Monday, February 1, 2010

Art New England February-March 2010: Innovative Printmaking

I am pleased to have been quoted in the Art New England February-March 2010 issue on page 20 in an article titled "Innovative Printmaking" by Andre van der Wende. It is an informative article about new methods and materials in printmaking, with a large focus on digital printmaking. The author lays out the issues clearly and articulates the various positions that can be taken on them.

Here is the full text of my response to his email interview:

1. When did you first start making digital prints? and do you still make prints using traditional methods?

I started experimenting with digital drawing in 1992 using Painter software and a Wacom digitizing tablet and stylus. In the beginning I used it for prototyping ideas for paintings, but in 1997 I published my first digital print, "Marigold."

Since you can do anything digitally that you can do with traditional media, plus a great deal more, I no longer use traditional media.
2. By making digital prints what do you feel you are both gaining and losing by trading in traditional methods for digital?

The most important feature I gain by working digitally is the ability to use layers, which can be conceived of as transparent drawing sheets stacked on top of each other. The artist can put lines on one layer and tones on another and then can change one without affecting the other. To create negative space, you can simply draw with white on top of dark. Layers also offer the artist much more control; you can make subtle adjustments to the opacity of a layer, to it's position, and to it's color. By turning a layer on and off you can see whether a change is an improvement or not, which facilitates experimentation. Once the drawing is finished, you collapse all the layers onto the canvas, or bottom layer.

Other advantages of digital drawing over traditional are the ability to "undo," to use a reference photo on a layer in lieu of time-consuming cartooning (I work in a photorealist style), to combine multiple paper textures and multiple drawing tools in one image, to have brushes in infinite sizes, and to be able to save stages and variations of the image as you draw. From a marketing point of view, digital drawing combines the creative freedom of unique work with advantages of multiples (prints), so that the artist can both keep a complete portfolio of his or her own art for artistic reference and promotion, while reaching wider audience at the same time. Creating digitally can obviate the need for expensive photographic documentation, and jpegs are far easier to work with than traditional slides. On a purely pragmatic level, you are free of dirt and toxic fumes; there is no heavy lifting; and cleaning up the studio consists of hitting the "Off" button.

The only thing I lose by working digitally is that, because it is a new medium, people are slow to recognize it as a valid medium.
3. What has your experience been in terms of people being more open or more reticent toward digital technology and digital prints?

It is finally becoming more acceptable to work digitally. People, oddly, have had no problem regarding their digital bank accounts as real, but there has been enormous resistance to digital prints on the grounds that somehow they are not "real," this, even though they consist of pigment on paper caused to be there by the artist's hand, just as with traditional media.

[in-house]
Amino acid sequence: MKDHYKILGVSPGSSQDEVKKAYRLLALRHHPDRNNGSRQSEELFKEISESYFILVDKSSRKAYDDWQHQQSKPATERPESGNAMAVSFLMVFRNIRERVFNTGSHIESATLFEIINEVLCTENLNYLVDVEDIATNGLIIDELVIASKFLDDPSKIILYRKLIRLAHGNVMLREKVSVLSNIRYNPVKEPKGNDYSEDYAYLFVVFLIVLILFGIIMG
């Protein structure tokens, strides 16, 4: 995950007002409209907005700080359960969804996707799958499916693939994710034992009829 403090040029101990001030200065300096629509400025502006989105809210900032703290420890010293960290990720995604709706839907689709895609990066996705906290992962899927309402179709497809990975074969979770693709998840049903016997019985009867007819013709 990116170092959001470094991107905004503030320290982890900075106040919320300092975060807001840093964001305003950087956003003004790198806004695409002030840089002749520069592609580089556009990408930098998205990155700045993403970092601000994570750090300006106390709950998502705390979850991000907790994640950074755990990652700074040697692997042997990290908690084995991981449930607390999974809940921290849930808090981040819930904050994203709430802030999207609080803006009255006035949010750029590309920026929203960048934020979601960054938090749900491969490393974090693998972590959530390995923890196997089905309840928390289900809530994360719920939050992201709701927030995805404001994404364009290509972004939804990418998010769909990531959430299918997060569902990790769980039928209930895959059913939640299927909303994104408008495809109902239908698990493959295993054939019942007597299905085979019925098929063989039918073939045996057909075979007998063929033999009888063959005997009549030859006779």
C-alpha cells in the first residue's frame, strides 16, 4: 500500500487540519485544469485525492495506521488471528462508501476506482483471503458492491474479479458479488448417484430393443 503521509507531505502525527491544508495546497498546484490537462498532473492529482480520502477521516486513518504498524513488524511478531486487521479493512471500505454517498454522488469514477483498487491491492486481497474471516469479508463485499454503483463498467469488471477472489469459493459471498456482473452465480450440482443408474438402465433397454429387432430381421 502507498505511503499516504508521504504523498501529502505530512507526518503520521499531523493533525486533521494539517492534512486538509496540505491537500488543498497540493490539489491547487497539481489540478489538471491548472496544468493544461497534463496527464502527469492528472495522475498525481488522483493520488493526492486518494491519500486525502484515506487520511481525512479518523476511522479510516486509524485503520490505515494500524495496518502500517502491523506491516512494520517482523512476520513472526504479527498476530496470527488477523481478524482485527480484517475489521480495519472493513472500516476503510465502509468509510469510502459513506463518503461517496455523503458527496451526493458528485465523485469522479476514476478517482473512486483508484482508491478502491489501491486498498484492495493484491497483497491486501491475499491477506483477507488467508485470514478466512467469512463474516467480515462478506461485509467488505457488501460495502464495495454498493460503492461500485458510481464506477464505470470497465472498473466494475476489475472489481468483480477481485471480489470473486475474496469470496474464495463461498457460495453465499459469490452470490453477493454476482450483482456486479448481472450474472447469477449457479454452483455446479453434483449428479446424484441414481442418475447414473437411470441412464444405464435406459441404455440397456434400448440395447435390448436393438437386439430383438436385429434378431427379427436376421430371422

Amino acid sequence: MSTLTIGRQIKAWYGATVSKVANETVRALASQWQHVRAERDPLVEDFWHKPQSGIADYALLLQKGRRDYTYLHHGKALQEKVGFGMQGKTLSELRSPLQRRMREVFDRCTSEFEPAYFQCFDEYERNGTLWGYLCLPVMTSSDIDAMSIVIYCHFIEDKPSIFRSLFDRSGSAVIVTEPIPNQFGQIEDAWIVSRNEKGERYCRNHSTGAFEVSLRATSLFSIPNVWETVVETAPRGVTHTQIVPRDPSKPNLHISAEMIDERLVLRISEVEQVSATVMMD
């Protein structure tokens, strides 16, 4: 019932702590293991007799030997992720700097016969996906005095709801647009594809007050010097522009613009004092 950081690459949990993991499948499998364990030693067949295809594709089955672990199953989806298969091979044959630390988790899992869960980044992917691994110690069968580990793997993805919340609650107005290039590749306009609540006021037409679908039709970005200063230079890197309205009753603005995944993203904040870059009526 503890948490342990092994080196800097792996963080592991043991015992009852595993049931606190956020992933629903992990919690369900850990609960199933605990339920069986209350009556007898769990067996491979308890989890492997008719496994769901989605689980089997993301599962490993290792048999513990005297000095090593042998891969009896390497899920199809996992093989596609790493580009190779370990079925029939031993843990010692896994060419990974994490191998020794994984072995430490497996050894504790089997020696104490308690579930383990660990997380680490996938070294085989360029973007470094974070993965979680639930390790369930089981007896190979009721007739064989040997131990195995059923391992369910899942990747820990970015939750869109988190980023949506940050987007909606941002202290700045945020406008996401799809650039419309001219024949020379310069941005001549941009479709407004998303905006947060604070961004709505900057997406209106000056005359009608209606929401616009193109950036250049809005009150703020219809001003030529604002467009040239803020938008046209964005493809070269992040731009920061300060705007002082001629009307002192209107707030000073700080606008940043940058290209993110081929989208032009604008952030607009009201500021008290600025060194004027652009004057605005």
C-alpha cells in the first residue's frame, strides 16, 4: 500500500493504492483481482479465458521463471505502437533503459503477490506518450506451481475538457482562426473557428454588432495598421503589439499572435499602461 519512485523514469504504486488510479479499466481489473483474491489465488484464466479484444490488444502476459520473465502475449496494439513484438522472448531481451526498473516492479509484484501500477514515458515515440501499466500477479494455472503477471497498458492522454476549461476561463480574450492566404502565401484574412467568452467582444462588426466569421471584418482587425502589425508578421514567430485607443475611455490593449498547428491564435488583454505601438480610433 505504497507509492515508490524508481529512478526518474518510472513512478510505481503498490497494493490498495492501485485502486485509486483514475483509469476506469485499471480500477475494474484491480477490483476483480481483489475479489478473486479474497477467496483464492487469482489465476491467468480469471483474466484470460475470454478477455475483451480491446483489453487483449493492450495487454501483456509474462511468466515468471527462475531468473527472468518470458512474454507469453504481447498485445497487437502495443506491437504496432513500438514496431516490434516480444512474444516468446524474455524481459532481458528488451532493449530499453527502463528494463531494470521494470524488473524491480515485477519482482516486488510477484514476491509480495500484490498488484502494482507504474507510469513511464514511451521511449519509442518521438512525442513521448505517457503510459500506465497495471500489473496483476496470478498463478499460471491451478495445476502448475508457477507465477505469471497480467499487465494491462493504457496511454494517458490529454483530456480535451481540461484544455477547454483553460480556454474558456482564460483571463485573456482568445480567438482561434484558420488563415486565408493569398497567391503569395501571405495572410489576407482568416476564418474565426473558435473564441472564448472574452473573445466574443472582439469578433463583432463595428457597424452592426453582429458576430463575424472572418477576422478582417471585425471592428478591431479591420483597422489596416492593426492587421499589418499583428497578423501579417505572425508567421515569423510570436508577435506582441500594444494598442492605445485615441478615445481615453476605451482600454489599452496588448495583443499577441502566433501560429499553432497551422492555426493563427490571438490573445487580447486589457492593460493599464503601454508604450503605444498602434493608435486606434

Another obstacle to the recognition of digital art is the giclee, an ink jet reproduction of an artwork done in another medium. Many people assume that all ink jet prints are giclees, which is not the case.
4. Does digital technology further blur the distinction between printmaking and photography?

In the hands of serious artists, rather than blurring a distinction, I think digital technology creates new options for combining printmaking and photography.

An illegitimate (in my opinion) blurring of the two media is the practice of running a photograph through a Photoshop filter or using an auto-paint brush, where the finished art is actually made by the computer, not the artist.
5. Given that traditional printmaking techniques are often labor intensive, is the relative freedom of digital techniques liberating?
You must be joking! Working digitally is actually more difficult in many ways. You have computers and printers to maintain, software to learn and keep up with, the retraining of hand and eye to work on a tablet while seeing the results on a monitor, not to mention the difficulty of zoom levels to overcome. If you are zoomed in enough to see what you are doing, you are too far in to see the overall effect. If you are zoomed out to view the whole image, you can't see what you are drawing. In the end, my digital drawings end up taking slightly longer than my ones in traditional media used to, but I feel compensated by the advantages I cited above.
6. Within New England, who are some other printmakers you consider innovative and forward thinking?

Deborah Cornell, head of the Printmaking Department at BU

DIGITAL ART: Martha Jane Bradford
Web Site:
search "Martha Jane Bradford"
MJB Blog:

VIRTUAL ART: Alizarin Goldflake
Second Life avatar of Martha Jane Bradford
Atelier Alizarin (Second Life studio):

Anza-Borrego Oak:
Metempsyche's Garden:
The Maze:
Atelier Alizarin Studio Tour:
The Mysterious Forest:
Museum of Science Project Concept:

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